This is Steve's hood and where we waited for the bus to go into the city of Kyoto and beyond!
Our wonderful guide for the day we went to see another impressive temple in Kyoto, was Kaori, who read a poem at Steve and Eriko's wedding. She showed us a Shoren-in temple that in the end has to be my favourite (I kept being asked; What is your favourite temple? ) Well ... this one was. Definitely. It seemed a quieter temple than the others we've seen, with its aged wooden walls, homely, peaceful atmosphere and harmony oozing from every grain.
It brought the outdoors into the inside. It housed colourful, decorative screens. And the fact that in one room, over fifty ancient poets' portraits were featured, won it over for me.
At the entrance it has a tree that dates back to the twelfth century which I could've spent all day gazing and wondering at. A great old fellow that Steve bowed to on our way out which seemed a fitting tribute to such an aged one.
And we happened to be there for a Bhuddist ceremony .... that involved fire. Awesome.
That night E wanted to show us her 'home town' - Osaka - so we caught the train and had a look-see at her city, starting with a noodle curry meal at kinryu noodle house.
Osaka is very different to Kyoto. Exciting, vibrant and edgy, it contrasts with Kyoto which guards its history and traditional edge. In Kyoto, no building is allowed to be over a certain height - so the hills that ring the city are always visible and the sky apparent. Osaka is different, but nonetheless has its own strong character. We really enjoyed our brief look-see at its life and energy, bright lights and attitude. (For example in Kyoto, people make way for others, in Osaka you're more likely to be bumped out of the way on a busy intersection.) Steve says most of the Japanese comedians come from Osaka. Interesting ... I think that shows that it kowtows to no-one. It also has its own dialect and terms of speech. I guess if one was looking for an equivalent, it might be London and the Cockneys, or maybe NY?
The family in the subway, heading back from Osaka.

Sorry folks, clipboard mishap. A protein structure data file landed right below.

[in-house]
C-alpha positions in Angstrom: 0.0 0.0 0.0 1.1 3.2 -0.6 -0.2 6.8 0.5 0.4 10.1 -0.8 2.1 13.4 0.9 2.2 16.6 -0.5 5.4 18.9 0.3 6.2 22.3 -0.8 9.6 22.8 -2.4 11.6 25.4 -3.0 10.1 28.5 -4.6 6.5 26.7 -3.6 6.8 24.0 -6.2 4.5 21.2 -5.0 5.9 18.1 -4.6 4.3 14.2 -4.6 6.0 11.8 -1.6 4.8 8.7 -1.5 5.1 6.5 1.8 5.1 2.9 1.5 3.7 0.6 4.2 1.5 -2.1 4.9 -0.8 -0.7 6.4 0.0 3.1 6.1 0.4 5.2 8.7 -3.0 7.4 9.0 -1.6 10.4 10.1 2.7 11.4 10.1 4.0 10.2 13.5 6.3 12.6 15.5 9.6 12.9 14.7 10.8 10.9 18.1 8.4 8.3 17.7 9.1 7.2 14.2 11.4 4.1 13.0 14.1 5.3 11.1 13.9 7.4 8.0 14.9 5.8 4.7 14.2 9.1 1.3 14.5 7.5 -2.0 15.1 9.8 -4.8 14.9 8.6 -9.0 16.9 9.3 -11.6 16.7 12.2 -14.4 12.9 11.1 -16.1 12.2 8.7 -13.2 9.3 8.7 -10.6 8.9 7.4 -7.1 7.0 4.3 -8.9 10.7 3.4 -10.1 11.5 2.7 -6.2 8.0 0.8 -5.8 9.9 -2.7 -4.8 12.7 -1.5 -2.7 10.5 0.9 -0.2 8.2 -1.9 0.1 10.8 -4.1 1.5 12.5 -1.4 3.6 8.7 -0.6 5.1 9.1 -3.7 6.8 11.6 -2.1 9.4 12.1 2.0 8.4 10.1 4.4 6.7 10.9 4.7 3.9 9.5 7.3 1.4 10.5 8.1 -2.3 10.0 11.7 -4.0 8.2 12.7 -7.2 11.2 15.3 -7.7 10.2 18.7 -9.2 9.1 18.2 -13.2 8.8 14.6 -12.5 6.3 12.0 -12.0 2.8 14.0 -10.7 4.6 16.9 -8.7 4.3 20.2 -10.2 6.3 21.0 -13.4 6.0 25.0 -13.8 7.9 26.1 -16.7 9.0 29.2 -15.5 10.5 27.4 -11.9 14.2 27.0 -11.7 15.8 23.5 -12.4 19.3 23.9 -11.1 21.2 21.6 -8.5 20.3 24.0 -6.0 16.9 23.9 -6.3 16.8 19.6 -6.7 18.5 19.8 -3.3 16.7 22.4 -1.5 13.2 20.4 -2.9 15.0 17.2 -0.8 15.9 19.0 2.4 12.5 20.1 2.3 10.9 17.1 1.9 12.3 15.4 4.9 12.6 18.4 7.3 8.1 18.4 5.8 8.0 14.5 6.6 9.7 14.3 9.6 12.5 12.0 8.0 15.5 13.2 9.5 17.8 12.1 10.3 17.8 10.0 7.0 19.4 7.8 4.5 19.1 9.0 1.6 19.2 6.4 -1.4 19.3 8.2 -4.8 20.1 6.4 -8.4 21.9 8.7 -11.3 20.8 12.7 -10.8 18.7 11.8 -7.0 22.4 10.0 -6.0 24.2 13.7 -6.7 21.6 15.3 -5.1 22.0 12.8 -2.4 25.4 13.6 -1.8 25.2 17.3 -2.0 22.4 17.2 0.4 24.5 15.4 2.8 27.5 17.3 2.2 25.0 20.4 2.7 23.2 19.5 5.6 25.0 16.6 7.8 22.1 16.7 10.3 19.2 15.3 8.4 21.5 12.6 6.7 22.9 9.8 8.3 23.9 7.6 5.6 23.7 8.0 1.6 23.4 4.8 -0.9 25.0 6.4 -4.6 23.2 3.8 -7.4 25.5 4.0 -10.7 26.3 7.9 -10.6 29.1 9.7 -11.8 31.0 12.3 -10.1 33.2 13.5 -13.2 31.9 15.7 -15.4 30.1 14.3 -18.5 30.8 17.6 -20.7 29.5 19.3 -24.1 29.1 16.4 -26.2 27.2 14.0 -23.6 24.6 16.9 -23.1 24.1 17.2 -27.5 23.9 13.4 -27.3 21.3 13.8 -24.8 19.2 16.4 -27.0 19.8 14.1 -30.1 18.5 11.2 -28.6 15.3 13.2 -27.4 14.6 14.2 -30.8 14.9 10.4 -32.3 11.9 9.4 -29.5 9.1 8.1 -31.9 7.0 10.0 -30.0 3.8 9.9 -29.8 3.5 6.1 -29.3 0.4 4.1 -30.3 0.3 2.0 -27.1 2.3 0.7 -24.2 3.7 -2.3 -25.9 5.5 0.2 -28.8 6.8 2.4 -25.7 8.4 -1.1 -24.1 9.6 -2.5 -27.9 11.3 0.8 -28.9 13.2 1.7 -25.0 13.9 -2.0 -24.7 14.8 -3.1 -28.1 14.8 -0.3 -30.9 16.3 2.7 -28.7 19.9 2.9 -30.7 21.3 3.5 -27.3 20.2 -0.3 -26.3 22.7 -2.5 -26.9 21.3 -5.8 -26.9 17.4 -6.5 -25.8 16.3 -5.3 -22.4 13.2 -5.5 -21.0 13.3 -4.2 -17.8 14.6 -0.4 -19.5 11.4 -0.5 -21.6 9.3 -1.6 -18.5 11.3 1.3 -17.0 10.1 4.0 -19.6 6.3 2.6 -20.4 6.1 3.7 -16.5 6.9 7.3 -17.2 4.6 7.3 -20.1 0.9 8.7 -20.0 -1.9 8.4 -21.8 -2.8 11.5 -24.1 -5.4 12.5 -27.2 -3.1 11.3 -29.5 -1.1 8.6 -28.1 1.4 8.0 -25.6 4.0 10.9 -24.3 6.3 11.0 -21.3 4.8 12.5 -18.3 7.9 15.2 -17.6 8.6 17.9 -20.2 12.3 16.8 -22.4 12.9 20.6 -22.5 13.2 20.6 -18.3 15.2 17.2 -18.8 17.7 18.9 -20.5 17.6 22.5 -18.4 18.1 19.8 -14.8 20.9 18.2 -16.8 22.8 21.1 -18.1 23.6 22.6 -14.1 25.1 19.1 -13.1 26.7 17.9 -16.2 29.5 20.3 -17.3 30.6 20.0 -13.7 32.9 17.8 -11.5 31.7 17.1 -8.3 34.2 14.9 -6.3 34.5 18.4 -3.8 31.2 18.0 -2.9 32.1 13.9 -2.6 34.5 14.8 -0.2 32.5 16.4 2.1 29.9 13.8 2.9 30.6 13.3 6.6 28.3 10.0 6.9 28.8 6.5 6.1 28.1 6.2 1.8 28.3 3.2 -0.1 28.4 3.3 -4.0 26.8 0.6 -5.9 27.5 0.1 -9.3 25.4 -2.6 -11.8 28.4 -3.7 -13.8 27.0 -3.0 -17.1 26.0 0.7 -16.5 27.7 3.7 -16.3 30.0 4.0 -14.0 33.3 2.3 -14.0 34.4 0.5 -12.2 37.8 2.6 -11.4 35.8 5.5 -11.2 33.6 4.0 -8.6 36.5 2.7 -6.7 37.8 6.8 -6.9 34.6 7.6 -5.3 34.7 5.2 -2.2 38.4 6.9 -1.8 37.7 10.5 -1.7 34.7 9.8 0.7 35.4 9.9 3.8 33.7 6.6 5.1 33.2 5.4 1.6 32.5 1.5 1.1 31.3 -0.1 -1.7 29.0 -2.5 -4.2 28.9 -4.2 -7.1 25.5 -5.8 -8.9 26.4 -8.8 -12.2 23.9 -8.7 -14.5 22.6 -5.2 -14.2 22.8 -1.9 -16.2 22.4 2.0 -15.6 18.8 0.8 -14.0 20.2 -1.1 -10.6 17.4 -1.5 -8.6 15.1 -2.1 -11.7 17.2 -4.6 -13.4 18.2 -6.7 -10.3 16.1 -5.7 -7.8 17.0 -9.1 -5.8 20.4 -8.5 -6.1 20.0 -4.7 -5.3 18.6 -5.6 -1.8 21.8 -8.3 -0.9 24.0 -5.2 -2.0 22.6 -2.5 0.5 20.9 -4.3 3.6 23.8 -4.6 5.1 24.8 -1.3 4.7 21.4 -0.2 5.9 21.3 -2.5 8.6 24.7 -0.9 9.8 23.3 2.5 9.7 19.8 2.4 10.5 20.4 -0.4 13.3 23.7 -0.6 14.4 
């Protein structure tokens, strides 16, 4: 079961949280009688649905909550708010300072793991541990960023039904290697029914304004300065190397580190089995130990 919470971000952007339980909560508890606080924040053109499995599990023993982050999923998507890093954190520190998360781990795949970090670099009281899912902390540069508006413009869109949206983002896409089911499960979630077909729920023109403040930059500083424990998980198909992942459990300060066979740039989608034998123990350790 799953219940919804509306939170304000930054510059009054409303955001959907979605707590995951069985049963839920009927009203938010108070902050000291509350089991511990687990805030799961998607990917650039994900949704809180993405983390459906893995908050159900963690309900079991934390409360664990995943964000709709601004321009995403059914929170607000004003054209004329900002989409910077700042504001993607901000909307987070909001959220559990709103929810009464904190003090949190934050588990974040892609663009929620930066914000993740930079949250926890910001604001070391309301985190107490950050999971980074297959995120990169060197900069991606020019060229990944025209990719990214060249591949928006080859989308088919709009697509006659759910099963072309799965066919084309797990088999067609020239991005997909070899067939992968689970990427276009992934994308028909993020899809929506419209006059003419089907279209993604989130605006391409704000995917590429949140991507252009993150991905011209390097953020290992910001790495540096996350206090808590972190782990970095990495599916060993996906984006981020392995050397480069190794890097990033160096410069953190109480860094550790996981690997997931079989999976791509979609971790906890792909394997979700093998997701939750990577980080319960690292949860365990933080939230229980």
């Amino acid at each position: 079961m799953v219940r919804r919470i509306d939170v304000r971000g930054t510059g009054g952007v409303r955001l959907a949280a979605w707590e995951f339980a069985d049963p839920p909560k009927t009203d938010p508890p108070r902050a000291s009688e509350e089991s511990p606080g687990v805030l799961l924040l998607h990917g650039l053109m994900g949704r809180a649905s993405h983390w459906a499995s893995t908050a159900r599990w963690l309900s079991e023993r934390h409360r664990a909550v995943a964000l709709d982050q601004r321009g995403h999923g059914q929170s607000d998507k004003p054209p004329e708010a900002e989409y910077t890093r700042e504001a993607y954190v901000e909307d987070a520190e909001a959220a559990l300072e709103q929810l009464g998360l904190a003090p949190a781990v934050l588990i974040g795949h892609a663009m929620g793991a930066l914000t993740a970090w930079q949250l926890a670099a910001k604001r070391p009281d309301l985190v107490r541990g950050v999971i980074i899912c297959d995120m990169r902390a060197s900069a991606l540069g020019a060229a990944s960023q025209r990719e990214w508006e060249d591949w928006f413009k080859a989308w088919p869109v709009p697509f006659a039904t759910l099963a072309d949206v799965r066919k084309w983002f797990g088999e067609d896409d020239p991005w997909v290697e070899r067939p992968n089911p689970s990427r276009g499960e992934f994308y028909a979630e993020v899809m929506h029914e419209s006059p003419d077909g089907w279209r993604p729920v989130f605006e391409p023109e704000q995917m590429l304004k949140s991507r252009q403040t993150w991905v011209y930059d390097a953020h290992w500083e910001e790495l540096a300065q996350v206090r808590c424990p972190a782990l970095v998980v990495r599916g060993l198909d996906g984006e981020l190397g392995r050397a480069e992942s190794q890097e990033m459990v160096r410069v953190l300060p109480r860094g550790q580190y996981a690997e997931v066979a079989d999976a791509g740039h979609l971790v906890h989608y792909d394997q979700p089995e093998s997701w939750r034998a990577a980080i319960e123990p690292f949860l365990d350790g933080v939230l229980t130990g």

The day before we had James as our guide. James is from Amberley, North Canterbury, but now a long-term resident of Japan. He is a lovely guy and the perfect guide with that low-key kiwi humour to add laughter to an enjoyable walk through the very long fushimi shrine's torii tunnel ( we only got to the halfway point, and that took half an hour).
Near where James lives is tofukuji temple with a stone garden as well as a moss garden.
The first bird I heard in Japan was the crow, the first bird upon arriving back home (nearly a whole week ago now) was the falling-scale sound of our local, little grey warbler. Between them, one whole world.
It has taken me a long time (I’m not there yet, but neither am I rushing it) to stop missing Japan. Having our son and his wife and daughter (and another little baby on the way) of course adds to the feeling of being torn away too soon.
Japan has left a mighty impression on us, for reasons too many to outline here. In fact the frustration of having to pin it all down with clumsy words, has put me off writing this post. Then I decided that all I could do really was a small detail - as in a corner of the whole canvas. (Mike sometimes does this for his Cartoon Moon flickr page - details from the whole canvas. It’s effective too, as I hope are my few reports on what was for me personally an epic voyage.)
Here are just a few memories, filed under 5 memories for each sense:
Sounds: Crows; people calling, "arigato gozimas" - from cheerful shop assistants to bored bus drivers (and everyone in between), cheeping bird-sound over the subway sound systems, chanting monks walking past S&E’s home one morning, the sound of straw brooms sweeping paths.
Sights: dark-suited salary men on trains, paper lanterns, people riding bikes (bikes of all shapes, sizes, models, colours ...) with one hand on the handlebar and the other holding an umbrella, packed-in-tight shoe-box houses, cheesy billboards.
Tastes: Tofu, salted beans, fried chicken gristle, raw tuna, fried stingray fin ... so much variety in the food, so much choice - so sugar-free.
Smells: Incense, cooking from narrow, cobbled alley-ways, tatami mats, ancient wood, warm rice fields.
Touch: Warm toilet seats! ridged bamboo trunks, the bark of a tree dating back to the twelfth century, tatami mats under your feet, the peculiar comfort of a springless futon.
And so much more. Sensory overload!
Steve (who has experienced a few of these switch-from-Japan-to-NZ and vice versa now) suggests my sense of displacement since arriving back home is due to 'the sudden sensory shift. Sometimes takes a while to adjust.' He suggests, ' a bracing walk along St. Kilda beach into a stiff southerly should do it!' He's probably right, but I can't quite make myself take that walk. Not just yet.
Japan and its sensory overloads will continue to remain with us. We will be going back. There are just too many things now on our ‘Next Time’ list for us not to (including, of course, the new grandchild, due soon.)